Lament for Kobe Bean Bryant
With the fall of a great man, some terms need to be re-examined.
Grown folks don’t usually cry over nothing. With the passing of the Lakers legend Kobe Bryant, the tears flowed. The other seven passengers on that helicopter, including his daughter Gianna, had lives, too. As individuals, they must be acknowledged for their time on earth as well. But they didn’t win five championships. They didn’t have a career high and National Basketball Association second best 81-point game. They didn’t earn the Most Valuable Player award for the league. Bryant did all of these things and more. His dedication to his craft and undying spirit of competition propelled him to the greatest of heights. Even in his lowest times and hours of darkness, a light appeared that guided Bryant along a path of true, earthly righteousness.
What makes a man turn into greatness? What qualities, attributes, and characteristics must be forged into a man to exhibit his talents at the supreme level? With all of the ways that he could’ve stopped and said, “this is too much” he instead proclaimed, “I can do this.” For every way that he could’ve spent his days on the court just lallygagging and putting up mediocre statistics, Mr. Bryant saw past all of that and made it his business to achieve excellence. Just as his nickname Mamba implied, he displayed the ferocity of a man who could strike with venomous precision. And he blew open the terrible ideal of not passing the ball. While some may have called him the conventional term, “selfish” he actually embodied the Ayn Rand definition of rational self-interest. And the statisticians recorded it. Kobe won scoring titles which means that he held the ball to himself. He often took the last shot to win the game. While we chant “don’t be selfish” and “pass the ball,” isn’t it “selfish” and evil for the handler who receives the ball to score? How many times must a ball be passed before it should be shot? Bryant remained unfazed by accusations of failing to pass the ball more. He stood steadfast in knowing that his shooting game, fast and intense, would carry his beloved Purple and Gold to the promised land on the aforementioned five occasions.
Work ethic passed down from his father Joe “Jellybean” Bryant thrust the basketball megastar onto the world stage. While building up his stamina, strengthening his biceps, running to contend with the thirty plus minutes that he would be on the court, Kobe never stopped. He put in the work so that he could reap the financial benefits, yes, but there remained an underlying story to his whole approach. He found solace in attempting to always do more. To push himself, he stayed hours in the gym and focused on developing his skills. As injuries later in his career like his torn Achilles tendon sidelined him, Mamba would rise again in another stunning way after retirement.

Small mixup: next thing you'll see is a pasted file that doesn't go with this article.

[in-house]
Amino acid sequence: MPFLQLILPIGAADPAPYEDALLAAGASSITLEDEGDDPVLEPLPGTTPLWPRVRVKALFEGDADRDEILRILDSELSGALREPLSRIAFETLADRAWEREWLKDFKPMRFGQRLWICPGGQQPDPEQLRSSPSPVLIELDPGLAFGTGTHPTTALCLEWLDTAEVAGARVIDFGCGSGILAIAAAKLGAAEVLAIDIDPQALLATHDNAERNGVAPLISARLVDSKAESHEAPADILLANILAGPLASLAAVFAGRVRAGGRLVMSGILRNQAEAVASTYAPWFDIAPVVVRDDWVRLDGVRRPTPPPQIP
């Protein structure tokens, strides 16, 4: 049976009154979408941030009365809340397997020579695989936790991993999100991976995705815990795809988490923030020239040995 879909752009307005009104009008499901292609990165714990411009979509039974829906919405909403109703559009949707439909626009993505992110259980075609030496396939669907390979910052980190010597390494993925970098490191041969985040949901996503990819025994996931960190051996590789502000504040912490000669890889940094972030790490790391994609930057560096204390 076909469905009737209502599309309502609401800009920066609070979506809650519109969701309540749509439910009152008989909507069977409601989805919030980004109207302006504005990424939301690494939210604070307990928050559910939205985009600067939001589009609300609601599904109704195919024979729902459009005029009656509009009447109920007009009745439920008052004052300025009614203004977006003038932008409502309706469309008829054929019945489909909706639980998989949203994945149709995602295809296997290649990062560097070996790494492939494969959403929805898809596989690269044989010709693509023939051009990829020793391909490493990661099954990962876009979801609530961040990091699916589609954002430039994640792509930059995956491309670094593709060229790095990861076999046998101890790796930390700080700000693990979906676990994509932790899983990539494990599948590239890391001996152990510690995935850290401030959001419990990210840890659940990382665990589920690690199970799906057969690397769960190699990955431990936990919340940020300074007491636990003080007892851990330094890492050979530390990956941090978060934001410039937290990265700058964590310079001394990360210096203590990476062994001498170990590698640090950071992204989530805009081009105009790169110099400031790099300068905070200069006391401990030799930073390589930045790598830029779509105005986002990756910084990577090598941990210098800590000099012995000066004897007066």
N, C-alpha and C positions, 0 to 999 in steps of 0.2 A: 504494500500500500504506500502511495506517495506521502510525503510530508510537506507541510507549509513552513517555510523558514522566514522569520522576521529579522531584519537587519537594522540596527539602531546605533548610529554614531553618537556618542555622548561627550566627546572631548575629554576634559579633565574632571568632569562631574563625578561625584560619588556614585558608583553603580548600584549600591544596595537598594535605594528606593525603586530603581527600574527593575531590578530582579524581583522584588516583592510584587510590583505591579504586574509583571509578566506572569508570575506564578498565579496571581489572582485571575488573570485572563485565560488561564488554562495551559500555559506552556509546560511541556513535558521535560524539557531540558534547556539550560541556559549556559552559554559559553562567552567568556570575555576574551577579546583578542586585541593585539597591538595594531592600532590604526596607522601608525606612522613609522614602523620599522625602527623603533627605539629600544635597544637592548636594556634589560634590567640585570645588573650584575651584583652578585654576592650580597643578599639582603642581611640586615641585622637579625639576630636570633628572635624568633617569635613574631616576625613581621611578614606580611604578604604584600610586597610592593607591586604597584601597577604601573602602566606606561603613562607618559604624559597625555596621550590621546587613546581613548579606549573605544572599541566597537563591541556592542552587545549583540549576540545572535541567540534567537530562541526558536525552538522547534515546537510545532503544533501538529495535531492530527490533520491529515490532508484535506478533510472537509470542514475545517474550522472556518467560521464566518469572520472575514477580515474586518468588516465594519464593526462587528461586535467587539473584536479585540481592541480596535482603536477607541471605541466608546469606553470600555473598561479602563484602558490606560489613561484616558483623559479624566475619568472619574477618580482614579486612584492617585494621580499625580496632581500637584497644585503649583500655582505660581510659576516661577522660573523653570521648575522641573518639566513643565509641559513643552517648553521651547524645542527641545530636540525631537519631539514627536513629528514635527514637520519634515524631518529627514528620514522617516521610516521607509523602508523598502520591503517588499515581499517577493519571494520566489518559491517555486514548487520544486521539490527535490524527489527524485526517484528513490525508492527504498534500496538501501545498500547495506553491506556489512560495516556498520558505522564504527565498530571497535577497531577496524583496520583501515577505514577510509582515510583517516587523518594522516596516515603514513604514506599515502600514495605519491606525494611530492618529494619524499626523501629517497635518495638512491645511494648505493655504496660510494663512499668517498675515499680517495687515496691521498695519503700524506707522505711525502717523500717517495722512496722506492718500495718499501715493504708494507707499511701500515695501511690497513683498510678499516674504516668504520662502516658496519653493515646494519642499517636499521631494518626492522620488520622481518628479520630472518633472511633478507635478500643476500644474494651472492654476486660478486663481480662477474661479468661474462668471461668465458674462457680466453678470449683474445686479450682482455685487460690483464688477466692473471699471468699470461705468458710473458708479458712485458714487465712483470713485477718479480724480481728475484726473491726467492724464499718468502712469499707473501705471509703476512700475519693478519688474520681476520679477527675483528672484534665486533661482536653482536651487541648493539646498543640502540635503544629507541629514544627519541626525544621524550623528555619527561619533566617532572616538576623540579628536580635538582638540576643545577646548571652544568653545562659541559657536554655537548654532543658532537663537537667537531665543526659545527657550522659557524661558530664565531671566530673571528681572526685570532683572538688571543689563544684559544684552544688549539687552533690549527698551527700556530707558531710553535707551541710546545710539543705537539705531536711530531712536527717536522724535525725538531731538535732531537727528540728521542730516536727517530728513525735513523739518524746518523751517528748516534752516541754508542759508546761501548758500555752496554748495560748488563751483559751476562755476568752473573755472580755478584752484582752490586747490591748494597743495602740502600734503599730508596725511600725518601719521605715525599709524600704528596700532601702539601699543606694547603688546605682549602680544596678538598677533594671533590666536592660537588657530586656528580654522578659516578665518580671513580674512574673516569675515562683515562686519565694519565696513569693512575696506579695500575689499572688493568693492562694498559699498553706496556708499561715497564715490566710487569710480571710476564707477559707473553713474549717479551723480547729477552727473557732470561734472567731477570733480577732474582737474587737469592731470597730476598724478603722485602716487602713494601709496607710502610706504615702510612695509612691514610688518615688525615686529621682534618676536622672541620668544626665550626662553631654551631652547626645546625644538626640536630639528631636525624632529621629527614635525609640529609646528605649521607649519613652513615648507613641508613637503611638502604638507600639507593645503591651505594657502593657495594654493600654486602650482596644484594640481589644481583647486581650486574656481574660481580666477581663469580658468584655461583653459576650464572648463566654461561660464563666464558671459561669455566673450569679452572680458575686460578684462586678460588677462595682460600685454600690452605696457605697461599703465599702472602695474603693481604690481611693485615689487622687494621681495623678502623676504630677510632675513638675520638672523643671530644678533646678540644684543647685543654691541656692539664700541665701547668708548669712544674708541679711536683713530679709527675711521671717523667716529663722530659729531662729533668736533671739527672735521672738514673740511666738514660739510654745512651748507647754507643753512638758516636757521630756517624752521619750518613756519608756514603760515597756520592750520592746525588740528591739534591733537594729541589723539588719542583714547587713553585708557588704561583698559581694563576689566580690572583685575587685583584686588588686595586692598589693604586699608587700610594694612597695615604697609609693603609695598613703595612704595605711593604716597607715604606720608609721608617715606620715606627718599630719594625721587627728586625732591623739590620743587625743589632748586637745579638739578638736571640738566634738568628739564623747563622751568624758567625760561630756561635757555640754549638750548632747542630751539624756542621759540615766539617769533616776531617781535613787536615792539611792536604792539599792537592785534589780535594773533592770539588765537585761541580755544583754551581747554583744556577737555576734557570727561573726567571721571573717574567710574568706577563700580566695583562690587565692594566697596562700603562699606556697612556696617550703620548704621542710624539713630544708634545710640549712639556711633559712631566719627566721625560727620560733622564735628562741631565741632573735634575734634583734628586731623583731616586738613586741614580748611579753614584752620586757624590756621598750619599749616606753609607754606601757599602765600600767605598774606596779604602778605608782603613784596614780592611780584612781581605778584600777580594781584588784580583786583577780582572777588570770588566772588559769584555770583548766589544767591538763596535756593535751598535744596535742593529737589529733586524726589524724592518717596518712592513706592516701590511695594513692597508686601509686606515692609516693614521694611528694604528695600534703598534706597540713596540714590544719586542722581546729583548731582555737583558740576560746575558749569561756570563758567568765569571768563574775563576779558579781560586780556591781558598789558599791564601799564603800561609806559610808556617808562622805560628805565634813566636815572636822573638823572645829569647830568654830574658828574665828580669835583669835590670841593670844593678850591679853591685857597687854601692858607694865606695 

As the first American professional athlete and first African-American to win an Oscar® for Best Animated Short Film, Mr. Bryant showed signs of a man transitioning into the next phase of his life. And he didn’t stop there. With his love, his life, his four little girls and wife, Kobe wanted to foster a sense that they too can be great in their own ways. With the late Gianna ‘Gigi” Bryant, the All-Star basketball phenomenon instilled in her the soul of an individualist. That doesn’t mean that you don’t trade with your teammates. It means the exact opposite. If you don't have a clear shot and your teammate does, let them handle the ball and take the shot. It would be irrational to just shoot every basket by yourself, neglecting your team and forsaking the opportunity to win. Because that is the goal of any sportsperson. It is not the narcissistic volume shooter who feels that they should have possession of the ball at all times. Kobe knew this. And it reflected in Gianna’s interrupted career.
But that’s where Kobe’s mind stayed. With the woman and girls in his life, he inspired the now famous hashtag #GirlDad. What is so amazing is that he became an all-around human being. His professional and personal lives didn’t clash, they integrated. Kobe never lost sight of prolonging the idea that sports is just a metaphor for life. While we see multi-millionaires run up and down fields and courts and skate on the ice and drive on speedways, we might think that they’re just overgrown adolescents with too much money to spend and not enough time to do “real work.” But what is this “real work”? Don’t the professional leagues provide thousands of jobs? Aren’t the capitalists that supply the funds to these wealthy individuals heroes for pumping in billions of dollars so that we can experience the spectacle of sport? Kobe Bryant knew that with the fusing of on-court prowess and off-court nobility, he never had to worry about whether his fortune and fame compromised with the man that wore the jerseys 8 and 24.